Hobbs: Cloud computing brings risks, rewardsby Quincey Hobbs on Mar. 02, 2009, under Edge
When do you have something without having anything? This is the riddled response that is often offered to explain the practice of cloud computing.
The name suggests some ethereal technological junket, but it is a practice that many businesses and individuals are finding practical.
Cloud computing is when you store information or use applications over a network. Some large companies that are spread around the nation and across the globe use a form of internal cloud computing. One of the most common types of cloud computing is to have a technology infrastructure that is maintained online by an outside vendor.
This entails using the Internet to access your applications and manage a product or service that is sold commercially. It is not a good fit for some companies, but others find that it is a way to lower operating costs and increase revenue.
Some of the pros of cloud computing for businesses are that they can offer services without having to invest heavily into equipment. Also, since cloud computing relies on offsite vendors to maintain the hardware, a business is spared the expenses of electricity, manpower and other costs associated with maintaining equipment in-house.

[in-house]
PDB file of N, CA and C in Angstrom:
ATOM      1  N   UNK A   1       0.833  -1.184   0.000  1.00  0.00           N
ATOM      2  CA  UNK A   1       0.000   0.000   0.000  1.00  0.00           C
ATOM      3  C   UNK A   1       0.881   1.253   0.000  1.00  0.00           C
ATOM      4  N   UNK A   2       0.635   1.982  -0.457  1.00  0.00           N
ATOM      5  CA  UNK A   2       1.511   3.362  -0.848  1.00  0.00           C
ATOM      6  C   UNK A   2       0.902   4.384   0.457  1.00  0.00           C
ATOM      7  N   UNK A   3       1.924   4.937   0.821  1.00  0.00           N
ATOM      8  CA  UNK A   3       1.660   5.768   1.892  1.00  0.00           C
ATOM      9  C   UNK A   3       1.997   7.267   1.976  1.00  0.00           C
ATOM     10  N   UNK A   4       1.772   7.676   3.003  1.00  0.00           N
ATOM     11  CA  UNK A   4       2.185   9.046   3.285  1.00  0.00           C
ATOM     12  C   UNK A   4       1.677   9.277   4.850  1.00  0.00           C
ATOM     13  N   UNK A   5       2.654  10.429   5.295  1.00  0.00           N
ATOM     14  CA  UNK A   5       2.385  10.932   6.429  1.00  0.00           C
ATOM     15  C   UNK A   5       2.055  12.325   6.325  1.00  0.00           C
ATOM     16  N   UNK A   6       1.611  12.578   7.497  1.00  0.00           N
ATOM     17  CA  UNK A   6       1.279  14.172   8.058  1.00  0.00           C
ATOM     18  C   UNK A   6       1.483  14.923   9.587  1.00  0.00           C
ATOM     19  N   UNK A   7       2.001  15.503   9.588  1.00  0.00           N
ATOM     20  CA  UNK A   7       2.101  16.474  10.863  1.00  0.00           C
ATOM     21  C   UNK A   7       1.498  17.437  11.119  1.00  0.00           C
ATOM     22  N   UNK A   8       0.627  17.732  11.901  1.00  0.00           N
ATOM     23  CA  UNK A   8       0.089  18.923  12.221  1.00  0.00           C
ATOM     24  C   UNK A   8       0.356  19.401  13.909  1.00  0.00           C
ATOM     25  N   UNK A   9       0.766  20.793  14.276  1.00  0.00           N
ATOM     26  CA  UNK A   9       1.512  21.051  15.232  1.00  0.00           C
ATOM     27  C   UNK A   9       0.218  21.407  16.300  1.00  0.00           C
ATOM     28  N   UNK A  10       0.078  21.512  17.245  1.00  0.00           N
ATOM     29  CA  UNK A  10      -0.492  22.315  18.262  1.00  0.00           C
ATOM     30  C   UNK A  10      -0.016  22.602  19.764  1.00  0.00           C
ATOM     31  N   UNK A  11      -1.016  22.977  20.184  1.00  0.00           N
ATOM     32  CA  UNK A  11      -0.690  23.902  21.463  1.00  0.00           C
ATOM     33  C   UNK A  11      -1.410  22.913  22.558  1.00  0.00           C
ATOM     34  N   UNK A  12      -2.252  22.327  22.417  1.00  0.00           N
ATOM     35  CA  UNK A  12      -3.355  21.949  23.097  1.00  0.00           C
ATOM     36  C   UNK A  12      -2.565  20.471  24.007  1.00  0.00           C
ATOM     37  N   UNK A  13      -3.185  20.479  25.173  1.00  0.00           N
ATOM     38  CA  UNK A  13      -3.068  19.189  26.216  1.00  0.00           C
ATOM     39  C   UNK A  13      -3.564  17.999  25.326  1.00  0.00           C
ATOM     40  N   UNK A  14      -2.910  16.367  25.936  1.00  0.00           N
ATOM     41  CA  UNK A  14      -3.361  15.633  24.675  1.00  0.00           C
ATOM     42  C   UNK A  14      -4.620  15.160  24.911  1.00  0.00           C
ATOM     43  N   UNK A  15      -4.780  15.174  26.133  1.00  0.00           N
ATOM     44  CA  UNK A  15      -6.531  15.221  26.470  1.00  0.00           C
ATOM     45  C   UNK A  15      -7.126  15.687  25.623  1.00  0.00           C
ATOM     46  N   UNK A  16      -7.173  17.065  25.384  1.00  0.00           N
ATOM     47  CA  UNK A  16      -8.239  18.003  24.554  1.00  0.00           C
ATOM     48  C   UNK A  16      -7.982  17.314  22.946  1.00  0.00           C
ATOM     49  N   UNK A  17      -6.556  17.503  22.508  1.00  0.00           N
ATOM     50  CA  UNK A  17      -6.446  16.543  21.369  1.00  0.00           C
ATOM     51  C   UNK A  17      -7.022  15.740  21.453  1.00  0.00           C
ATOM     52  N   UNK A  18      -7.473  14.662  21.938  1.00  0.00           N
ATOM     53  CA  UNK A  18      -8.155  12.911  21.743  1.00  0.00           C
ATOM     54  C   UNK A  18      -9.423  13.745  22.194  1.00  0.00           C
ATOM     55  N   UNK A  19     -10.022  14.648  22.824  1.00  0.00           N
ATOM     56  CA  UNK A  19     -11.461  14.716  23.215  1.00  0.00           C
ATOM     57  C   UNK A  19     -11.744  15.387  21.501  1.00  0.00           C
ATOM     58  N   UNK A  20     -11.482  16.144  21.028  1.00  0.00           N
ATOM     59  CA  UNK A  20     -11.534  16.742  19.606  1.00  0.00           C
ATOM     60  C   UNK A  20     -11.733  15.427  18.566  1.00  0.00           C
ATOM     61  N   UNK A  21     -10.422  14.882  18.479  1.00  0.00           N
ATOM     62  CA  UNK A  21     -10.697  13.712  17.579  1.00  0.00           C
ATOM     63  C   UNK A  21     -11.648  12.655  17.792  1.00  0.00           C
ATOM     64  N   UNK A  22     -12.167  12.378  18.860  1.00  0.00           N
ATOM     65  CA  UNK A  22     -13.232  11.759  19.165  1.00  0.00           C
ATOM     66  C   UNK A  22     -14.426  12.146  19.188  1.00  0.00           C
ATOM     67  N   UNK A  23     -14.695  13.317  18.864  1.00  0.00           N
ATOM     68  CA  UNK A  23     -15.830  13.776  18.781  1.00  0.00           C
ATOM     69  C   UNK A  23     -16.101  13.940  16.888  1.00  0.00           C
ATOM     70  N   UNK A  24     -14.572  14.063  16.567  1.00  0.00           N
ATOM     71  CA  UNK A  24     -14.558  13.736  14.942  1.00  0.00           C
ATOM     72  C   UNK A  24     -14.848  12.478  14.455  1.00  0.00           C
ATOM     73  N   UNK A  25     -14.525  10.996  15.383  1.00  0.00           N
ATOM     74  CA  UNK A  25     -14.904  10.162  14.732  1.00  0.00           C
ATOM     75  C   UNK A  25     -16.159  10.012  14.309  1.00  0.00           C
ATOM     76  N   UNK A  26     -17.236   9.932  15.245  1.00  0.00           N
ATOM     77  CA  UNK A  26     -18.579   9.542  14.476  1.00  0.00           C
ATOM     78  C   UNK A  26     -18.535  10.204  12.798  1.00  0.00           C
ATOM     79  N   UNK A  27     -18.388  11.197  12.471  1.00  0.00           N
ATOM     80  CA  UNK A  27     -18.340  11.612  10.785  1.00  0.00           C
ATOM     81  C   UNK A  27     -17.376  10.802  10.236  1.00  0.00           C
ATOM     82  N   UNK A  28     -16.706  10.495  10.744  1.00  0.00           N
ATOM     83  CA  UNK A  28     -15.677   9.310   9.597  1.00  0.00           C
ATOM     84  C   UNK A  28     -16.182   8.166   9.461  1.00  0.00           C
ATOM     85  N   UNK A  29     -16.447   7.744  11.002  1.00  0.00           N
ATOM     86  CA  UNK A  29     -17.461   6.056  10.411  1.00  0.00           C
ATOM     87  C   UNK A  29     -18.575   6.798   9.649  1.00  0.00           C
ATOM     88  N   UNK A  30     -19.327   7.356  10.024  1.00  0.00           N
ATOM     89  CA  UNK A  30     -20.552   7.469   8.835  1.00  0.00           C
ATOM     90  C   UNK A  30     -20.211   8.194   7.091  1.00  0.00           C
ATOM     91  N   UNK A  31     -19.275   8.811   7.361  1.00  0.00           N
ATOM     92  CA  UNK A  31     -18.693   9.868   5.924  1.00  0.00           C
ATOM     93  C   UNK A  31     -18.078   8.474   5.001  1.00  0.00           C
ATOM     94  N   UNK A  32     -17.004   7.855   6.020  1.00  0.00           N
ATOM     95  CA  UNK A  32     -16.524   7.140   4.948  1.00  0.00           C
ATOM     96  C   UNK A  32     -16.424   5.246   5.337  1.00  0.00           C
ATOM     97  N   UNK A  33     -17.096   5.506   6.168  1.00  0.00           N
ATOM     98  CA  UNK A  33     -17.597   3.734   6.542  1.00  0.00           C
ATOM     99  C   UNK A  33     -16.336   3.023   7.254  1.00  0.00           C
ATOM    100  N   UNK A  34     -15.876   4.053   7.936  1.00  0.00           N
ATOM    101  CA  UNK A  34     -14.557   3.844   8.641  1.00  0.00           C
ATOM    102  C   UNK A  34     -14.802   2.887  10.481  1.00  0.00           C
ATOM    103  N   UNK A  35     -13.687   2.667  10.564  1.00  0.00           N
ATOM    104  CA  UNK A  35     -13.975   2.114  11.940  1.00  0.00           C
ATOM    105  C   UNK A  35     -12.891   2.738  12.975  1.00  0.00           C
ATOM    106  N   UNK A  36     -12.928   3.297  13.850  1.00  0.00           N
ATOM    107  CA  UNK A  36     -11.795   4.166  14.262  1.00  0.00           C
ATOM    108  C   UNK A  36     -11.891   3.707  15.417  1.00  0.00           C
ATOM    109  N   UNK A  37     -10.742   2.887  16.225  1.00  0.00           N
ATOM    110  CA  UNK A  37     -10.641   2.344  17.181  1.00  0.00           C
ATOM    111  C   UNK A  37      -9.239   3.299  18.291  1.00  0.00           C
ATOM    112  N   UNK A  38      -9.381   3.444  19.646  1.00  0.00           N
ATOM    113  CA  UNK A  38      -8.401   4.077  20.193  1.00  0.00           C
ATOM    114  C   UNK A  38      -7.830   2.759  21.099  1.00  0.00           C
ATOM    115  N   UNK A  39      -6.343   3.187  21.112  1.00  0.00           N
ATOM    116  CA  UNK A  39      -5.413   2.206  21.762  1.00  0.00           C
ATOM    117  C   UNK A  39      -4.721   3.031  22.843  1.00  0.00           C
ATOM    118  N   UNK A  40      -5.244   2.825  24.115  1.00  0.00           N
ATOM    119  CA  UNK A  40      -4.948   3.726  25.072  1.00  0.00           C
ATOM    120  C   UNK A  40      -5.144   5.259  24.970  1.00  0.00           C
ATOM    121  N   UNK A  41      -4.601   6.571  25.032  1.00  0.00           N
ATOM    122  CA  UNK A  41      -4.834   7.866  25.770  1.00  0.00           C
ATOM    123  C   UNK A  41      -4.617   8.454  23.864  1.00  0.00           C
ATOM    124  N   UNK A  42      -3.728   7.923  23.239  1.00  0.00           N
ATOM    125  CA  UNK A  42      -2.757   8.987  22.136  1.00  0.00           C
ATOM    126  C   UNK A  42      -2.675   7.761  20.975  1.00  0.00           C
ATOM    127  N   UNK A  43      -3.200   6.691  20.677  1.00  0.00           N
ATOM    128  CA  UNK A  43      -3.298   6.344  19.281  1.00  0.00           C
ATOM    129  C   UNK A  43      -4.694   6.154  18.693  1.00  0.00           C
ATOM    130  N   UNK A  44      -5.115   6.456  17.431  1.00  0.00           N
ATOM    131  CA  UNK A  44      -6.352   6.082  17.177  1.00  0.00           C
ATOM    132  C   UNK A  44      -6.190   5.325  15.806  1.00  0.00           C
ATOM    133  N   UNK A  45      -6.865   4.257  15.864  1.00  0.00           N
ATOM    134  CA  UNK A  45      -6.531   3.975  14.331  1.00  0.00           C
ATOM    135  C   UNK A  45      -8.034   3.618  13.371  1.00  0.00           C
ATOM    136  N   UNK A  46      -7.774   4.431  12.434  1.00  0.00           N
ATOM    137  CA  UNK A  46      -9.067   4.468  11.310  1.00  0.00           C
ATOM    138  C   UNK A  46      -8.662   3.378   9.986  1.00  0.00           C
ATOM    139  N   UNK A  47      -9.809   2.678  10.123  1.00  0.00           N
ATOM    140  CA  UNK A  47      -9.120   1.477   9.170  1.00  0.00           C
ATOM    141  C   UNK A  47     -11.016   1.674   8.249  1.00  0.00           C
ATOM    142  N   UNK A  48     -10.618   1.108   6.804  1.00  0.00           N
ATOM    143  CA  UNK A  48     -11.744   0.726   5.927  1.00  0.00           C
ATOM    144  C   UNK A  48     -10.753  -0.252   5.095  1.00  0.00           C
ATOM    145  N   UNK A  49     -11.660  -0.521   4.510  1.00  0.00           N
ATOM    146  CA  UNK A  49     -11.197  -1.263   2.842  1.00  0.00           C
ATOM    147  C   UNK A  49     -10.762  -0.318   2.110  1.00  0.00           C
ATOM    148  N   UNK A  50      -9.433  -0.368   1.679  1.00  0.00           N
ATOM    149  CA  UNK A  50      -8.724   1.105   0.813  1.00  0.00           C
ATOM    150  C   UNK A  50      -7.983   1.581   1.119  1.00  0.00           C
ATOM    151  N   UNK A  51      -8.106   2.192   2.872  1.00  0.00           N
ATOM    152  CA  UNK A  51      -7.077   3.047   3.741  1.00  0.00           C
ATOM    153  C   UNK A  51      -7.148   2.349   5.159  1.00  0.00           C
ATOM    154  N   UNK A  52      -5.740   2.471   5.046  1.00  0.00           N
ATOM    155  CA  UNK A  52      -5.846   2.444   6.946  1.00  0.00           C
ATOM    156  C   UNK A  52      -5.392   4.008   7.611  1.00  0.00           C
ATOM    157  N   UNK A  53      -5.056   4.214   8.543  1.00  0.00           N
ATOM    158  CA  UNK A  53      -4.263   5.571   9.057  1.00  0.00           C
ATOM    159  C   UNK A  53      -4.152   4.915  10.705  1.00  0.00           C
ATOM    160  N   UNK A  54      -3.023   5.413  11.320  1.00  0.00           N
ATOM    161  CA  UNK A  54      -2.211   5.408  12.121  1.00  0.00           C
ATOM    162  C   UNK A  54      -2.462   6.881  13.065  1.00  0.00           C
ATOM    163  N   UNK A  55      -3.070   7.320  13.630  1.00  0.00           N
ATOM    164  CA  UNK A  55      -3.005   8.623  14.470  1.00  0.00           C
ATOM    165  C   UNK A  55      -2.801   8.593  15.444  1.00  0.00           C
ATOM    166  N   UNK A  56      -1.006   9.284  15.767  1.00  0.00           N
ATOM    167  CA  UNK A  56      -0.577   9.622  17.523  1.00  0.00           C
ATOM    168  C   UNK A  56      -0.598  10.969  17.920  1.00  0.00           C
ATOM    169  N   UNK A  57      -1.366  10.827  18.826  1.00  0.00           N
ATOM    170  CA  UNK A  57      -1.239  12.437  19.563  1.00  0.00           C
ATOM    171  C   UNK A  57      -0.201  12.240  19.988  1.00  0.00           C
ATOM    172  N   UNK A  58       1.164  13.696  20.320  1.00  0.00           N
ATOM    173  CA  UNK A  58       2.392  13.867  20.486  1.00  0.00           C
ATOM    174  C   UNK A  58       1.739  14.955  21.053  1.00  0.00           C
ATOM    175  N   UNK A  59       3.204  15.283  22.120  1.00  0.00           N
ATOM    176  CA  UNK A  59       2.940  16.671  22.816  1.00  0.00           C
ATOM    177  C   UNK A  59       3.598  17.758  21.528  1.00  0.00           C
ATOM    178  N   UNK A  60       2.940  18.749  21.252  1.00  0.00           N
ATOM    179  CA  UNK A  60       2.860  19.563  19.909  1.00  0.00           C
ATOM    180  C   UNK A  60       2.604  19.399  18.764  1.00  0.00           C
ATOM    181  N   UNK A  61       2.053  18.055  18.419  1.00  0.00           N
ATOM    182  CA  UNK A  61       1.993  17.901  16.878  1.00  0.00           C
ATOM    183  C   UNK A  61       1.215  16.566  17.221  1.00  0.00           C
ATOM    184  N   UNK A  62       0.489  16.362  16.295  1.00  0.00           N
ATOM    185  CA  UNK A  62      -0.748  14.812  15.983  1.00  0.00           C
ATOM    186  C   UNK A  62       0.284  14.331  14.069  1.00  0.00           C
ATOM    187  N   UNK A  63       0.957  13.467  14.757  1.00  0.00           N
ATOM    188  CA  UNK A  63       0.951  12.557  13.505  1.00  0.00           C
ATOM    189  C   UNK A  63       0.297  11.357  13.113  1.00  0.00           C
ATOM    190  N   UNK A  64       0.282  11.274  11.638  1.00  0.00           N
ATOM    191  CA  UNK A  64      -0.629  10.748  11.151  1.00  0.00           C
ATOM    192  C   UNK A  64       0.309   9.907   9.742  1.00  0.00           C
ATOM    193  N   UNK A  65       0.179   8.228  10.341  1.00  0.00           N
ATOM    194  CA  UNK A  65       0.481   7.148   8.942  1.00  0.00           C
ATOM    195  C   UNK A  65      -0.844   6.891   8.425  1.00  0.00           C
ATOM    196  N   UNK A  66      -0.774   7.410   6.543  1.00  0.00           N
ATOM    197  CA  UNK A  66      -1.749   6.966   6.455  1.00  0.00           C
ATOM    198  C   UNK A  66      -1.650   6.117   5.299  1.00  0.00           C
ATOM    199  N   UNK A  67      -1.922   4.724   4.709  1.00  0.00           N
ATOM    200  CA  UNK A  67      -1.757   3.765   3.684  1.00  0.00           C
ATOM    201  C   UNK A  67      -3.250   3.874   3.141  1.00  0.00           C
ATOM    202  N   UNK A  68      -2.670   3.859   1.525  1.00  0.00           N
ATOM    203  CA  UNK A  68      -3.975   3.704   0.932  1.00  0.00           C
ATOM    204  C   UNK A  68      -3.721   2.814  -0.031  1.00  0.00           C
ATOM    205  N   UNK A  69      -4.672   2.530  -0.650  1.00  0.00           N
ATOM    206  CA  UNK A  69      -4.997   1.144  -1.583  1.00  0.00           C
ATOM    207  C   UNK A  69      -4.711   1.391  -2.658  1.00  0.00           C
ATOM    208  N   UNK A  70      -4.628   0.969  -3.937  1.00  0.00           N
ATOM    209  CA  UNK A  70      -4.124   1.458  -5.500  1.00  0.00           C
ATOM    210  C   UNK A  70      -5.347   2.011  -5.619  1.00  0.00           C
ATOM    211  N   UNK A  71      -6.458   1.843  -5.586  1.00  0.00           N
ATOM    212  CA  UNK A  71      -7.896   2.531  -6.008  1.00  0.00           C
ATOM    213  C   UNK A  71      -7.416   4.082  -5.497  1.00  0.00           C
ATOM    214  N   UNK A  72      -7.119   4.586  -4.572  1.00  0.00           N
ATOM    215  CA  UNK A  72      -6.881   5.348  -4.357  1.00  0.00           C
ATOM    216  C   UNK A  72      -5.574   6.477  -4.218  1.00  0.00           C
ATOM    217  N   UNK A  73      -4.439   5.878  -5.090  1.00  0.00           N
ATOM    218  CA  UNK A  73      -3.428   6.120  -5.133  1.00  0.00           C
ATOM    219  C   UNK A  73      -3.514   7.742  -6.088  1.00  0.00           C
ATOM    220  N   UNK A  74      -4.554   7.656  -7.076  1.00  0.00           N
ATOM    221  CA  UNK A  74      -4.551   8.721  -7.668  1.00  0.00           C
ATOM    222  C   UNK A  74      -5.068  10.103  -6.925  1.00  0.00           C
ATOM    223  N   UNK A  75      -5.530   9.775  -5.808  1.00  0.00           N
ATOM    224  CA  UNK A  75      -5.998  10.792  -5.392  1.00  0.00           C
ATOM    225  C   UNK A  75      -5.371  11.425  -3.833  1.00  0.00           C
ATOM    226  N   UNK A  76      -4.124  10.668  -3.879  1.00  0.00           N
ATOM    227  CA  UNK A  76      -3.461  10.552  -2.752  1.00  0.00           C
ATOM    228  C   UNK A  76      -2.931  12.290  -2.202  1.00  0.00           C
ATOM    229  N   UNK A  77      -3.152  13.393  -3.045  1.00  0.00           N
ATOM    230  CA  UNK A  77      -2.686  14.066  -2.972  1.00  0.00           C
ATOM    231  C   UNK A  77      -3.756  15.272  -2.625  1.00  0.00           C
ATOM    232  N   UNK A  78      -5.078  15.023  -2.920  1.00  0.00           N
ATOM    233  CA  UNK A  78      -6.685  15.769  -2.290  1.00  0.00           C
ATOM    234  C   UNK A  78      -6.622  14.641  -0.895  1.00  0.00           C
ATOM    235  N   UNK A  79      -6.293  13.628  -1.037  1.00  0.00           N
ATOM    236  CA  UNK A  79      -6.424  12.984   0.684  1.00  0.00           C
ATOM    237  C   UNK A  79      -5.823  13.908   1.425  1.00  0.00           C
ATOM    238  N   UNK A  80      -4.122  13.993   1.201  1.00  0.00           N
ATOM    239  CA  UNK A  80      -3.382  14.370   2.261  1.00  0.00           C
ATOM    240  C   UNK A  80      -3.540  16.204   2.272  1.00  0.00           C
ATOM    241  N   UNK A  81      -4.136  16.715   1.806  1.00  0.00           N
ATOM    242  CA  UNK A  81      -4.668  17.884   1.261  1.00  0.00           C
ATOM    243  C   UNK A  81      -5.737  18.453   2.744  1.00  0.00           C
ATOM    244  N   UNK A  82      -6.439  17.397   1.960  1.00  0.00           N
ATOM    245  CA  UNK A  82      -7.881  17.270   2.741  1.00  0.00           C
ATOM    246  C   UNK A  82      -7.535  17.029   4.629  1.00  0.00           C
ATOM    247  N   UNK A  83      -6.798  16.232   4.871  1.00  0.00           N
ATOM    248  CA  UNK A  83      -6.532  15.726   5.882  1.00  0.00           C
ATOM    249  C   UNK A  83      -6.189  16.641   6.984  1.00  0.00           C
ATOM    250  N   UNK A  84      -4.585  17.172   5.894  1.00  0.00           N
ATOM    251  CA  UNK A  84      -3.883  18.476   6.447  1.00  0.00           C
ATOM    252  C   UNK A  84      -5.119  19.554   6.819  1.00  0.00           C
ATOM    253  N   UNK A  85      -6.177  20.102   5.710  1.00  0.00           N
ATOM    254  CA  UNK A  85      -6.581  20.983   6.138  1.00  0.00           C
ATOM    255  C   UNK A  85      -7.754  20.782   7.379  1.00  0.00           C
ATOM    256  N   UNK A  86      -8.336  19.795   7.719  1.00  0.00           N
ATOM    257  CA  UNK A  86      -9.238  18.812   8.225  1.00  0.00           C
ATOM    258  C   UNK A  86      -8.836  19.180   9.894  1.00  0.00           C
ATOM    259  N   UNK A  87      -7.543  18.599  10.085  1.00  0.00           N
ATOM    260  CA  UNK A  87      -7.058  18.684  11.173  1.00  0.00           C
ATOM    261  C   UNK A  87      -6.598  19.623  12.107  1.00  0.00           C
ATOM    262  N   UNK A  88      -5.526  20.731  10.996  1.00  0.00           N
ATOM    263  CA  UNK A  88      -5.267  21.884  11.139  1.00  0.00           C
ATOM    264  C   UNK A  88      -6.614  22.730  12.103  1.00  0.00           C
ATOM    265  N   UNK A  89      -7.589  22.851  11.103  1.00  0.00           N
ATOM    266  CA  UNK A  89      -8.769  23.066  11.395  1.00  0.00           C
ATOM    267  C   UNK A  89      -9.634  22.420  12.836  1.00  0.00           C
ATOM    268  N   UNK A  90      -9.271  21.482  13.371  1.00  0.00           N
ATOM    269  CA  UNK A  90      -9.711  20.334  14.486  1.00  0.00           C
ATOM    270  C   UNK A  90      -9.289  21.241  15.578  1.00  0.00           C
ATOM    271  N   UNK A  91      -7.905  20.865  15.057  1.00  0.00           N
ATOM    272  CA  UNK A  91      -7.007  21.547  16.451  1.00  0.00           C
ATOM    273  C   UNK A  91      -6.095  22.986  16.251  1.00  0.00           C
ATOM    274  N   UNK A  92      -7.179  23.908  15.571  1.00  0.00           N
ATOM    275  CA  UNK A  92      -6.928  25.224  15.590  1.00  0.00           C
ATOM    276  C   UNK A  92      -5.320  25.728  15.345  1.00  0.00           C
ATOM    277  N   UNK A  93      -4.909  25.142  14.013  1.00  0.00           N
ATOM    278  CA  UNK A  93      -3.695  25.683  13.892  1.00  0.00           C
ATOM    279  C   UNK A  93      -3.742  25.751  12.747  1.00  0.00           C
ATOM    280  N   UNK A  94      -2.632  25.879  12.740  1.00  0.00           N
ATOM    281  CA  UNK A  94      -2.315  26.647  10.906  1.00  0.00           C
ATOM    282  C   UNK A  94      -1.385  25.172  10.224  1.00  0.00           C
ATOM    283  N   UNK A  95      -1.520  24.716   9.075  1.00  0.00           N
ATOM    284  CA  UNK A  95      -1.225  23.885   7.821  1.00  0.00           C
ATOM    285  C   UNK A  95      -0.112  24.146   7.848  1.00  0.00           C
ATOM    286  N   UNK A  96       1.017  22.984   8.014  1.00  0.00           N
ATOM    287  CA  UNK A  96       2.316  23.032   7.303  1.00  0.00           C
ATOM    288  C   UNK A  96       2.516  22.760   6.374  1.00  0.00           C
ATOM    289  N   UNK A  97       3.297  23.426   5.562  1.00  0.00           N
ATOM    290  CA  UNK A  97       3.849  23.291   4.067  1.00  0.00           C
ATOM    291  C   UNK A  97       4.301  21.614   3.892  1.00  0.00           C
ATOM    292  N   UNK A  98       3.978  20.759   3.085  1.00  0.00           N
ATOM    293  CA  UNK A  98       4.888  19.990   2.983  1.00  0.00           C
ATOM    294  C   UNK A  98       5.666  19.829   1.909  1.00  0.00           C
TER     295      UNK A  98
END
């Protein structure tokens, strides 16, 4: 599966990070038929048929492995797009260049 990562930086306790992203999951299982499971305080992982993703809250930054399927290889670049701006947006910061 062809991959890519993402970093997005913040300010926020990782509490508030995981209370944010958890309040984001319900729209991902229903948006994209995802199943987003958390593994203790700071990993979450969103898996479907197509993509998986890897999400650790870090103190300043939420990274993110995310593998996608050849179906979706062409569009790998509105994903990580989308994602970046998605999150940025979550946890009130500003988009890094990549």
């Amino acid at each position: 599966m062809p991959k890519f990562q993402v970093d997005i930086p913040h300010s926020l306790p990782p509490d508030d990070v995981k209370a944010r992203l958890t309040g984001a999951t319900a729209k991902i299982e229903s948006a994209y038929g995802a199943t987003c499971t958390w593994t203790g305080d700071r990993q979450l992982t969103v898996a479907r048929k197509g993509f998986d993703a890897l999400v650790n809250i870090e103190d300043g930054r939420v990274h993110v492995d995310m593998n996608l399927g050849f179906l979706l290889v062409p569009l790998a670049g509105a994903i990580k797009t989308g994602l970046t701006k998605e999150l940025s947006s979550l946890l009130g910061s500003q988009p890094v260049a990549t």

Another advantage of cloud computing is its innate portability. From a business perspective, this is a huge asset. If your business finds itself in a situation such as those in New Orleans after Hurricane Katrina or in New York after September 11th, 2001, there is the peace of mind that your business should not be severely set back.
The primary downside to cloud computing is that you are at the mercy of the vendor. If that vendor goes out of business or has an interruption in service, it will have a direct and immediate impact on your business and customers.
You could find yourself in a similar situation if you maintained your own equipment, but having to rely on another company may be a little unnerving.
Cloud computing for individuals is slightly different than for businesses. Individuals can normally find enough freebies to make cloud computing worth their while. Free is usually good, but add portability to it and it becomes very good. Being able to access your e-mails, documents, pictures, video and music from any computer with an Internet connection is a benefit to students and professionals alike.
At a minimum, individual cloud computing would not be complete without a plan to back up all of your information online and offline.
Whether cloud computing is right for you largely depends on your situation, whether as an individual or a business.
Potential users should understand the inherent risks and benefits associated with relying on an online entity to maintain their information.
Quincey Hobbs is a team member at the University of Arizona’s Center for Computing and Information Technology and an instructor at Pima Community College. Send questions to firstname.lastname@example.org.